Morihei chuckled. “Rick, your black belt was hard won and honors your status as a master practitioner. You are only the second of my students who has demonstrated the warrior spirit and your readiness to begin learning the true nature of Aikido. So, you have earned this simple bright white belt. Let us enthusiastically celebrate your new path in becoming a Sensei, or master teacher. Then, like me, you will become a servant leader of advancing Aikido, and the enlightenment and empowerment of your students.”

“Now, finish your beer, go home, enjoy a few moments of celebration and pride. We’ll meet at the dojo next week. Wear your black belt. The less experienced students in our community and the ego-driven belt climbers will be confused and disoriented if you wear this simple bright white belt. Maybe you can tie it ‘round your waist with your bath robe?”

Prof. Thomas James Vanderbeck, High Performance Leadership

University Heights, San Diego, CA  USA  +1 619-546-6626 (Noon to 8pm, PST)

Customer Leadership – Presentation for the CDRC Symposium

“Customer Leadership” uses Big Data analytics and insight to drive leadership, organization and branding decisions and actions – all aimed to improve customer products, services, experience, satisfaction and loyalty.

A presentation given by Mick to the University of Leeds Customer Data Research Centre (CDRC) Symposium, on January 8th, 2015, at the Royal Society, London

Customer Leadership

Customer Leadership

As regular readers will know, I prefer to talk about “Leadership” in the context of actual tasks, rather than in some theoretical fashion.

Likewise, whilst there’s much focus on “Big Data” from a technology perspective, leaders must consider its real world application, challenges and opportunities.

In the past year or two, my work has increasingly been to help senior leaders build a strategic and organisational framework to allow them to make better use of data analytics and insight.

My published research had suggested that there are two overall business strategies to focus on. The first is Customer Centricity (driving towards personalised products and services) and the second is Innovation Networks (as an organizational design paradigm).

Today, every business leader’s goal should be to better meet customer needs, treating each customer with a better, more engaging experience and striving for the best possible products and services.

Innovation Networks then drive the organizational design, allowing business to speed up the flow of new ideas, products and services.  Innovation no longer just comes from internal activities. Ideas can come from anywhere – suppliers, customers, universities and even government. So enterprises must proactively build networks of internal and external resources, with dynamic structures, common customer language and data exchange that drives the way the organisation innovates.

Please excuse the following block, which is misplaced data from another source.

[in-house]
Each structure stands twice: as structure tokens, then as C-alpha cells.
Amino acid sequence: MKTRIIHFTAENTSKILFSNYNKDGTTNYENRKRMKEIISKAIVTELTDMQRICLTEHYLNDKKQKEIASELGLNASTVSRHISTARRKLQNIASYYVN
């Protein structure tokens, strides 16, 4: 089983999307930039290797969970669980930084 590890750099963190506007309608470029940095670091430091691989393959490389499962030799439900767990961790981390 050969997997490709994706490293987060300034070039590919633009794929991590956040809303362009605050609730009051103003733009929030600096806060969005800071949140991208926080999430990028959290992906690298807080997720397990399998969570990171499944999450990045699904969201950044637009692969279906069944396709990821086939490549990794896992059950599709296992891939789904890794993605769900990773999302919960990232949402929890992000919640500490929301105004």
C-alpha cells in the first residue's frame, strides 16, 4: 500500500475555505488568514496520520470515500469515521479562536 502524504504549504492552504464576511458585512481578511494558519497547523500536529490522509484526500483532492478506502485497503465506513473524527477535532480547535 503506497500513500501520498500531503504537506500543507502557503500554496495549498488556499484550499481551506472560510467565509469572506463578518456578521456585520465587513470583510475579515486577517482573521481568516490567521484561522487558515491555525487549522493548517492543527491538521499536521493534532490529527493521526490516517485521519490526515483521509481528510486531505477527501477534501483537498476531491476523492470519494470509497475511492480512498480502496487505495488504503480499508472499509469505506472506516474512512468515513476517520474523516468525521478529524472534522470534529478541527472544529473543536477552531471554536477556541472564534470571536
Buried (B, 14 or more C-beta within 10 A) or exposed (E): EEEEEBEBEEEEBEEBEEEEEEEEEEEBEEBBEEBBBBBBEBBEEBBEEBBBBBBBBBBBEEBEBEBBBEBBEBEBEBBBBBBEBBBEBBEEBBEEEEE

A “brand paradigm” is the best way to conceptualise this modern, customer centric business. By brand, I mean the totality of what a brand is – its customer base, products, services, image, communication, customer feedback and social network presence.

Increasingly, customer interactions are moving from “push” as default to “pull”. Instead of businesses “pushing” services and products at customers, the individual can now discriminate and “pull” services to them – to suit their exact needs, preferences and timing.

The social environment is increasingly defining what a brand is, as viewed and engaged with by its various and disparate user groups and other stakeholders. No longer does the brand owner pre-ordain “the truth”.

Technology, the web, and Big Data are thus driving transparency – both ways. Today’s technology allows customers to both understand what they are doing (and buying) and communicate (positively and negatively) about brands and companies in real time. Individuals view recommendations from other customers, access products, services, resources and media that they need, and then optimize for themselves how and when it is all delivered and how it is subsequently used.

In these terms, “brand” doesn’t just mean consumer products – it refers to whole companies. They are seen and act as brands in their own right.

Customer Leadership” combines these ideas. Big Data analytics and insight drives leadership, organization and branding decisions and actions, all aimed to improve customer products, services, experience, satisfaction and loyalty.

It is estimated that only 18% of data that corporations already have is effectively utilised. But, even so, the real power of data analytics comes from starting not with the data, but with the strategic question:

“What problem are we trying to solve – or what opportunity do we want to grasp – and how can data driven insight and processes help”.

The mantra is then “right data – deep analysis – clear insight – measurable action”.

That’s Customer Leadership in action.